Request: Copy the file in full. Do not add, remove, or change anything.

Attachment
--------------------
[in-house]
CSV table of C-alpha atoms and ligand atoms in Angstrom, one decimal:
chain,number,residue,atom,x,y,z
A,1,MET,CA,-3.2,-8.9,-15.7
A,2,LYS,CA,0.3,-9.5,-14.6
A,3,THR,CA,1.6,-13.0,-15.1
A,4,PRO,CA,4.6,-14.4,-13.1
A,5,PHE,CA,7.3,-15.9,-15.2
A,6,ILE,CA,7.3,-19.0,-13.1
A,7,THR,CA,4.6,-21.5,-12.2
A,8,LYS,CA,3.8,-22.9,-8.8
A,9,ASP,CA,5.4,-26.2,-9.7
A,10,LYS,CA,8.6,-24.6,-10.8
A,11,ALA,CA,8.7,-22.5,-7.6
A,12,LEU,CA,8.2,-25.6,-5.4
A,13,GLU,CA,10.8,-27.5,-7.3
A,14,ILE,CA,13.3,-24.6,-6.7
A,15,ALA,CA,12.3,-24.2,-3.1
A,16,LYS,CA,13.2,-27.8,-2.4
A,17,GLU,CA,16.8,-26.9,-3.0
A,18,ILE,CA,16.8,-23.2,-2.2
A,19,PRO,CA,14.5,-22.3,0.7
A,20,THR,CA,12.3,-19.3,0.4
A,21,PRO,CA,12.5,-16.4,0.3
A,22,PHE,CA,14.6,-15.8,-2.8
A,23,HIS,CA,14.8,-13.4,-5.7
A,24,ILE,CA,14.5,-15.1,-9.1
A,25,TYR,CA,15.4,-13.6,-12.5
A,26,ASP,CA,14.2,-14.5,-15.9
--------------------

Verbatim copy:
[in-house]
CSV table of C-alpha atoms and ligand atoms in Angstrom, one decimal:
chain,number,residue,atom,x,y,z
A,1,MET,CA,-3.2,-8.9,-15.7
A,2,LYS,CA,0.3,-9.5,-14.6
A,3,THR,CA,1.6,-13.0,-15.1
A,4,PRO,CA,4.6,-14.4,-13.1
A,5,PHE,CA,7.3,-15.9,-15.2
A,6,ILE,CA,7.3,-19.0,-13.1
A,7,THR,CA,4.6,-21.5,-12.2
A,8,LYS,CA,3.8,-22.9,-8.8
A,9,ASP,CA,5.4,-26.2,-9.7
A,10,LYS,CA,8.6,-24.6,-10.8
A,11,ALA,CA,8.7,-22.5,-7.6
A,12,LEU,CA,8.2,-25.6,-5.4
A,13,GLU,CA,10.8,-27.5,-7.3
A,14,ILE,CA,13.3,-24.6,-6.7
A,15,ALA,CA,12.3,-24.2,-3.1
A,16,LYS,CA,13.2,-27.8,-2.4
A,17,GLU,CA,16.8,-26.9,-3.0
A,18,ILE,CA,16.8,-23.2,-2.2
A,19,PRO,CA,14.5,-22.3,0.7
A,20,THR,CA,12.3,-19.3,0.4
A,21,PRO,CA,12.5,-16.4,0.3
A,22,PHE,CA,14.6,-15.8,-2.8
A,23,HIS,CA,14.8,-13.4,-5.7
A,24,ILE,CA,14.5,-15.1,-9.1
A,25,TYR,CA,15.4,-13.6,-12.5
A,26,ASP,CA,14.2,-14.5,-15.9